The gap between public and private personae used to be the exclusive concern of entertainers, but now anybody who wants to can live Martin. Plenty of prestige bloggery has been devoted to analyzing the phenomenon of "social-media happiness fraud," which we've somehow elevated to Russian-novel levels of agony: Those people posing in bikinis? Don't feel too envious of them, we've been told, for they are dead inside, too.
Good story from "I am not my Internet Personality" on NYmag.com.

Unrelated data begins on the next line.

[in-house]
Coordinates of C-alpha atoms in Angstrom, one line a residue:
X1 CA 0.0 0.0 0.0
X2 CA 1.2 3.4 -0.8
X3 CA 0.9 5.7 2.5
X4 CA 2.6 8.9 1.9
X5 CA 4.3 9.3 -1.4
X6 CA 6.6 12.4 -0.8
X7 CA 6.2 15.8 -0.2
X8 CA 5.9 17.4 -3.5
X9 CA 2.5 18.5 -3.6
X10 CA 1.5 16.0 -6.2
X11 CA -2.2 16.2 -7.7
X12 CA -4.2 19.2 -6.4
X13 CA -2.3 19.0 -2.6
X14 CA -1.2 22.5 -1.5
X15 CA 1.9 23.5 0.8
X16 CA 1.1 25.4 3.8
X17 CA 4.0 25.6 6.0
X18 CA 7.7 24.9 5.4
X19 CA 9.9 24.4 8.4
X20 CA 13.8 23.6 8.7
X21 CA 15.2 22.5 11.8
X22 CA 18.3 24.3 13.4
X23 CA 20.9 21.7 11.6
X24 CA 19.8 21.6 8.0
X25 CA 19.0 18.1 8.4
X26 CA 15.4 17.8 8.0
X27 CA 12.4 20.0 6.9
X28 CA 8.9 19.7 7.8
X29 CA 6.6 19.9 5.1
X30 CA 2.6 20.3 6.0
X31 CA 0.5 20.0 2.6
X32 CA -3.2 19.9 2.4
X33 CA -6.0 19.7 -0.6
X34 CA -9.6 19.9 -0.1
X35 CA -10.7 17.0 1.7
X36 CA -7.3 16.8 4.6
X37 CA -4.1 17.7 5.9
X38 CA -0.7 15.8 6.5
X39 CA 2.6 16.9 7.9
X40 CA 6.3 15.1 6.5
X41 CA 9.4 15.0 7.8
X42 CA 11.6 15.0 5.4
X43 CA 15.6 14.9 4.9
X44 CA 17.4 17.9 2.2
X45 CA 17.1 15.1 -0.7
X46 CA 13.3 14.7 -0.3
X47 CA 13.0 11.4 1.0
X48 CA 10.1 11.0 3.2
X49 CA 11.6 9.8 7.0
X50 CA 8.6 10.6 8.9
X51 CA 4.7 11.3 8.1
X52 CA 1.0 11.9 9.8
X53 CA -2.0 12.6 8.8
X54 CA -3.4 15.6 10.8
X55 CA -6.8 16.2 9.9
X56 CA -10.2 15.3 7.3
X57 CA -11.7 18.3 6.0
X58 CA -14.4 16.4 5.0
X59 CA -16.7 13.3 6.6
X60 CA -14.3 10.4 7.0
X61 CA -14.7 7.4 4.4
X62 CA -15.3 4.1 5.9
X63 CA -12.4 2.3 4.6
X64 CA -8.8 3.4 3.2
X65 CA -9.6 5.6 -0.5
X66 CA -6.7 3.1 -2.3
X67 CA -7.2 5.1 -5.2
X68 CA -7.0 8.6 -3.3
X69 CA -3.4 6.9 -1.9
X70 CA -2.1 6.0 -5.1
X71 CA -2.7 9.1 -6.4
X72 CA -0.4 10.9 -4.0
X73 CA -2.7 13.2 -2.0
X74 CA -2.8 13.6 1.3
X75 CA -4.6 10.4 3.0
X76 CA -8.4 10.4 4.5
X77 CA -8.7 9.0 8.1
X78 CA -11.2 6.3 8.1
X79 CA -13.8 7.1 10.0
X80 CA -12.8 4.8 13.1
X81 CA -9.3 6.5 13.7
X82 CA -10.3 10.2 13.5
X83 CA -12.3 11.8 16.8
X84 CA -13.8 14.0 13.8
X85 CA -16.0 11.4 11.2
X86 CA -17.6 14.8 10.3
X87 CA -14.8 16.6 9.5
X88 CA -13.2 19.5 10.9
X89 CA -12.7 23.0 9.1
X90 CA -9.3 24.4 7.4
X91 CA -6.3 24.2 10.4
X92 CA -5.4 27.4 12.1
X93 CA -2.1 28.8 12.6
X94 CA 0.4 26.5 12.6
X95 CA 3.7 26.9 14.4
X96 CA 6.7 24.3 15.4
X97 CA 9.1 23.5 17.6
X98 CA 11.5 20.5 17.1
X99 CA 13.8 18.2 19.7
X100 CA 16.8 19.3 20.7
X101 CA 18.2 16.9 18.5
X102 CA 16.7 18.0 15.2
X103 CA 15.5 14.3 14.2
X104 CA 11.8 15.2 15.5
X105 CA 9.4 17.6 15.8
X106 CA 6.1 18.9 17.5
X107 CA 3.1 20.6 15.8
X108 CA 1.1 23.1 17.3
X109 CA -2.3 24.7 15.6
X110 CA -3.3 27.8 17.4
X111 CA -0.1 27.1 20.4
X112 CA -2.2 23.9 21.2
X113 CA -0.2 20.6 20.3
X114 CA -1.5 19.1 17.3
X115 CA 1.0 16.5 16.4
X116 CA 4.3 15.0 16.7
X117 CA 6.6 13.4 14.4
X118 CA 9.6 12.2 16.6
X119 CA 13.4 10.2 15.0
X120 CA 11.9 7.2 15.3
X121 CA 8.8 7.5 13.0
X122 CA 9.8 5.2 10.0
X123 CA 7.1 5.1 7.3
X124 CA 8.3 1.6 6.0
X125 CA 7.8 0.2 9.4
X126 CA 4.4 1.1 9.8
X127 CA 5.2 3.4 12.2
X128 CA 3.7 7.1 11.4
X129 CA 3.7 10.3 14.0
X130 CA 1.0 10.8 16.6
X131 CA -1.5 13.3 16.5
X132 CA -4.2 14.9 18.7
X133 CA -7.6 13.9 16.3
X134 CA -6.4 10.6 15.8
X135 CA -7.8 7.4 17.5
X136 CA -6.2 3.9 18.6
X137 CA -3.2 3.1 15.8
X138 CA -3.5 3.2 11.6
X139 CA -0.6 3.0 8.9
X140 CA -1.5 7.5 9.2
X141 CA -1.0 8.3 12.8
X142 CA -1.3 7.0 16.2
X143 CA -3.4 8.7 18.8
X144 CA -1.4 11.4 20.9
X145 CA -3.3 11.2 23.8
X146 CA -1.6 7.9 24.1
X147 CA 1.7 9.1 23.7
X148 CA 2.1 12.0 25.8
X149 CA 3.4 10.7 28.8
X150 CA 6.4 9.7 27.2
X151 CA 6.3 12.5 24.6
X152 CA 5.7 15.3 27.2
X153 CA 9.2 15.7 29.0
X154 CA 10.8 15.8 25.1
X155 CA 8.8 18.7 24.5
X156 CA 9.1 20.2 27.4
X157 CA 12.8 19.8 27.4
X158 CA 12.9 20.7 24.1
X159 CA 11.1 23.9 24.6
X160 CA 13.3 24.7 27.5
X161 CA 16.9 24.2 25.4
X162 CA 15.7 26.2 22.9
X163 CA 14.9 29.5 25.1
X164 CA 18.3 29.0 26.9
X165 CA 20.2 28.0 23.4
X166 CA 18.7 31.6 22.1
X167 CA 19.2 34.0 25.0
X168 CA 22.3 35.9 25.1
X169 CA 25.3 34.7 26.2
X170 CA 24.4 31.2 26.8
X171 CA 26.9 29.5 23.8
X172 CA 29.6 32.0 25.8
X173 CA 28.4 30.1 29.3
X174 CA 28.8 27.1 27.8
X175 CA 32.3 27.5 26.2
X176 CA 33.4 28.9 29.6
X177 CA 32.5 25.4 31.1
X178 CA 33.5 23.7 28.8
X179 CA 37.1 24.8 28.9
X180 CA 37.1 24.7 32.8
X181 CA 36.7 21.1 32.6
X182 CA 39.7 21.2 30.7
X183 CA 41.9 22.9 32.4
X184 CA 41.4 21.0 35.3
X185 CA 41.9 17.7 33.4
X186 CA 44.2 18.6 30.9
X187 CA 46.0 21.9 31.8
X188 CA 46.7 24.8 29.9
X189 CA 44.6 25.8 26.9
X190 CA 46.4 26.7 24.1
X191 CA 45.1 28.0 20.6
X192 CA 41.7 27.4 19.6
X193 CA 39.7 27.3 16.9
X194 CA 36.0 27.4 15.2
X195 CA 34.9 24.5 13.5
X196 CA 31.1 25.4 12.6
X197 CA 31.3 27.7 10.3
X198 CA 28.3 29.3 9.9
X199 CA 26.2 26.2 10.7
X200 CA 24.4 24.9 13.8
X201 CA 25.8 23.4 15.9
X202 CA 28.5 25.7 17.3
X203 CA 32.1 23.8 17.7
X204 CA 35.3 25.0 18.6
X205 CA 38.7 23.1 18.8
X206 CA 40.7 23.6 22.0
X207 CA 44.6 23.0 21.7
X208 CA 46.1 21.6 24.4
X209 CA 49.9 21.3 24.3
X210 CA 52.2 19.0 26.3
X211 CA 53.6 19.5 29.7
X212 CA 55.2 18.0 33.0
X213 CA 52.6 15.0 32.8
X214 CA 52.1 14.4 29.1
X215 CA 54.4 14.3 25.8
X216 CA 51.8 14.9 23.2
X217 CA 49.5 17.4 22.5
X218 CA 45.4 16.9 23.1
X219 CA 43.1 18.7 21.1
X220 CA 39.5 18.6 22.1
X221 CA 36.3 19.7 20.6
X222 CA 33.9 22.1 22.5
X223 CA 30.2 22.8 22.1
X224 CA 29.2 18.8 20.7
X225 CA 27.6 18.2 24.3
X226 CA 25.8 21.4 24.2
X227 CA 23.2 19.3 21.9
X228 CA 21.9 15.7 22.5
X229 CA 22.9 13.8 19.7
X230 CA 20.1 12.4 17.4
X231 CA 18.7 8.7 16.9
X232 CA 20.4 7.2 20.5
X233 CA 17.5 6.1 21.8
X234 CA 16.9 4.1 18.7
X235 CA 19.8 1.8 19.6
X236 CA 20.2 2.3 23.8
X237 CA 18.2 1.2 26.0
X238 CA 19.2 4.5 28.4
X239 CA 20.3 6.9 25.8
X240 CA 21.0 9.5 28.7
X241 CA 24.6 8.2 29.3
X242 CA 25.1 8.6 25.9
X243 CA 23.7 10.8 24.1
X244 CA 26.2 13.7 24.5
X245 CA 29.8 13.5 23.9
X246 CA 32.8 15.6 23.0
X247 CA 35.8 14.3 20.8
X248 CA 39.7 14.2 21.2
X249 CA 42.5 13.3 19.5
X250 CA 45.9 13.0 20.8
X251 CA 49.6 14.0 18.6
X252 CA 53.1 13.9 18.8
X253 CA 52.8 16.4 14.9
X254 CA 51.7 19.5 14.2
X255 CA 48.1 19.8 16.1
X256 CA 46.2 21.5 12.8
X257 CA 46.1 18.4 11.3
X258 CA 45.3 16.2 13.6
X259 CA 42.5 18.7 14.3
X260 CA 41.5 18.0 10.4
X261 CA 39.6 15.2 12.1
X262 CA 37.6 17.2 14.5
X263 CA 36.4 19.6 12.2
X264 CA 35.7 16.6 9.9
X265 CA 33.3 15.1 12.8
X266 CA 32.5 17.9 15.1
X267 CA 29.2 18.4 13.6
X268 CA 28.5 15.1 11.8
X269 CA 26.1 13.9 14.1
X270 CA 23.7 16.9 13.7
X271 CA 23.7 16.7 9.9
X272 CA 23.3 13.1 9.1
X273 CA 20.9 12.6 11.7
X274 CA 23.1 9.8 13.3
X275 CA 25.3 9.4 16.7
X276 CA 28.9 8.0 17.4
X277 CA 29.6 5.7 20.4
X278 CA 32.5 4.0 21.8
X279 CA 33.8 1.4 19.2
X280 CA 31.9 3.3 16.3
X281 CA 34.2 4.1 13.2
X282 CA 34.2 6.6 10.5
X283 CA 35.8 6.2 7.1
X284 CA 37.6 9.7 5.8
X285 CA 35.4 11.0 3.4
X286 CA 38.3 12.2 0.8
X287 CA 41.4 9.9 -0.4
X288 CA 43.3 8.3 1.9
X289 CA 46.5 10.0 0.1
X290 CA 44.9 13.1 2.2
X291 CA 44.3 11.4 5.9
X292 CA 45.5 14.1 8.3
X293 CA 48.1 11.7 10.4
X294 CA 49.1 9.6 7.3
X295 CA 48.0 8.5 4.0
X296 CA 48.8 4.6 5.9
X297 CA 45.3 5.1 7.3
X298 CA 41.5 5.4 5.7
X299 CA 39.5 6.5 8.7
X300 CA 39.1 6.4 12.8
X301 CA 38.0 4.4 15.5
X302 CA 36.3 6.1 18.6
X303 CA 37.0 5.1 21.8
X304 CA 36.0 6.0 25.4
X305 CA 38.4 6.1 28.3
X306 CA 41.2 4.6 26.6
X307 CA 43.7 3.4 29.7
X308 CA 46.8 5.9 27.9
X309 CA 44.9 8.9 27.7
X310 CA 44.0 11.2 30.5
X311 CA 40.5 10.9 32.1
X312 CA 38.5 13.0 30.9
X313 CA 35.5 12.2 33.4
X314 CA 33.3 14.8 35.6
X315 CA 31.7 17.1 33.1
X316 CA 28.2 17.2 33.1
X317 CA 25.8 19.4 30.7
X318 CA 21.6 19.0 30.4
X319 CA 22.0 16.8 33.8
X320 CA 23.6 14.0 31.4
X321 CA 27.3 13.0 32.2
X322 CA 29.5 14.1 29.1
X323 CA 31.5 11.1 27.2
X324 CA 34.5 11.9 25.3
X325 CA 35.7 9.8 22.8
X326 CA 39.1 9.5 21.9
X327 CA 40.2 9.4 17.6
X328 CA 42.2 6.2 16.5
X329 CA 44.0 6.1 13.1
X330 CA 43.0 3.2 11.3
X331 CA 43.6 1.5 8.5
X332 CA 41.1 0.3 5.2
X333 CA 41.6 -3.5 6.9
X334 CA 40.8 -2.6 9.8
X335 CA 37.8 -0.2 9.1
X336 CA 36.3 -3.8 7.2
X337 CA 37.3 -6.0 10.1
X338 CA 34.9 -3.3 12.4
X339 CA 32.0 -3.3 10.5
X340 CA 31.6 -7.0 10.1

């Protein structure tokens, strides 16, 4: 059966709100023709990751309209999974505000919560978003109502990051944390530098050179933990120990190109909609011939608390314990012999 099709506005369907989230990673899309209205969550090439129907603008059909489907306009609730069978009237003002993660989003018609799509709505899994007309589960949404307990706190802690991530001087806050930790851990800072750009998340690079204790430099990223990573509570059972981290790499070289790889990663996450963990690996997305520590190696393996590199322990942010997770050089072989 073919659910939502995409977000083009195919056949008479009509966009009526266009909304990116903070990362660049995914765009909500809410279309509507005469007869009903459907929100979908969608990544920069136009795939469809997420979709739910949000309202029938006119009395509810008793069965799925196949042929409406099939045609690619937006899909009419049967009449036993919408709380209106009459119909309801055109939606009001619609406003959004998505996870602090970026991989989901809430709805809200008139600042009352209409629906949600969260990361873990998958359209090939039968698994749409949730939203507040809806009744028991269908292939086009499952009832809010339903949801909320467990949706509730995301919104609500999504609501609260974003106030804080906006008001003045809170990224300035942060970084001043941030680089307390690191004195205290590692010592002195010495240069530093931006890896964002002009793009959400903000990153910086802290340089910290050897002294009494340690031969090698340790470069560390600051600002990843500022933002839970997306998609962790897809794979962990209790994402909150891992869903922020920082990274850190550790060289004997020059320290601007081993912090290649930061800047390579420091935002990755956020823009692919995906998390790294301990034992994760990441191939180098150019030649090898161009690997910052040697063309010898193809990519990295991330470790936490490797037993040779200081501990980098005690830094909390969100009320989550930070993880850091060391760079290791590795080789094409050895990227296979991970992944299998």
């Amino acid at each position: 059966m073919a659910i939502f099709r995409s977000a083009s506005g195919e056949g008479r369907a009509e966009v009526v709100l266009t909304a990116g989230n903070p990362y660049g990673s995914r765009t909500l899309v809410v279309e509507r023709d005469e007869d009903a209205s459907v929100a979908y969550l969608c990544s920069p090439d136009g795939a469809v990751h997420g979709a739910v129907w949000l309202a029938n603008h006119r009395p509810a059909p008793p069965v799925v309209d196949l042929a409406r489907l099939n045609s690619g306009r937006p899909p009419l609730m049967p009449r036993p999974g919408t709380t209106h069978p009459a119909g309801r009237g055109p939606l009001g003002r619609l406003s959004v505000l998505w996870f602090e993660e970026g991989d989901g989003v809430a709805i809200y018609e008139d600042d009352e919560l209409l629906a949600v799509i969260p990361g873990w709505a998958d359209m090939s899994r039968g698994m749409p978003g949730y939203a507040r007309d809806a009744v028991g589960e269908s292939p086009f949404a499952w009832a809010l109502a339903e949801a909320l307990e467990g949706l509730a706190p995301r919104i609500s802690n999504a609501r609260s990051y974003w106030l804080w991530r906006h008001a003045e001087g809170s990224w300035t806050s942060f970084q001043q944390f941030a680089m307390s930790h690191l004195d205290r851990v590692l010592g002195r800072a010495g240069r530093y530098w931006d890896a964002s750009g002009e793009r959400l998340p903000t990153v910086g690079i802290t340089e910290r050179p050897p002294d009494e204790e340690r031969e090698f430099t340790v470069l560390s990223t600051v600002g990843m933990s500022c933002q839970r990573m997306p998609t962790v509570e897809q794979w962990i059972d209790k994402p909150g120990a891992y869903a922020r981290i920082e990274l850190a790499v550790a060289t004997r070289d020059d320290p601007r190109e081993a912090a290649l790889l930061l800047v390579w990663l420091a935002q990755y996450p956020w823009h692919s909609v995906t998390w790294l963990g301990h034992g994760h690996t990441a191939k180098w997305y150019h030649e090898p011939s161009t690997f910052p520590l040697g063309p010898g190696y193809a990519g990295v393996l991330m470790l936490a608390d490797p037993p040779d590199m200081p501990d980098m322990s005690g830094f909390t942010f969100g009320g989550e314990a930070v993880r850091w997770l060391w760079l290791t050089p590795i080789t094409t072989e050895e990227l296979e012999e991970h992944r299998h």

As someone who has been experimenting with publishing actively online for over 10 years now, it's been an interesting/fascinating experience watching my own habits as well as general consensus/trends in managing online personalities. It's still early days, people understanding how public they can be, how secure they are (or are not), what message to sell. Personally, I try to edge as much as I can towards the real reflection, acknowledge some doubts/challenges/etc. but I can also call out that there is some 'massage' of the story going on. Still though, it's only to be expected and I'm sure, for everyone involved, the situation will evolve as we all learn how to manage this new online/offline world that is so heavily linked.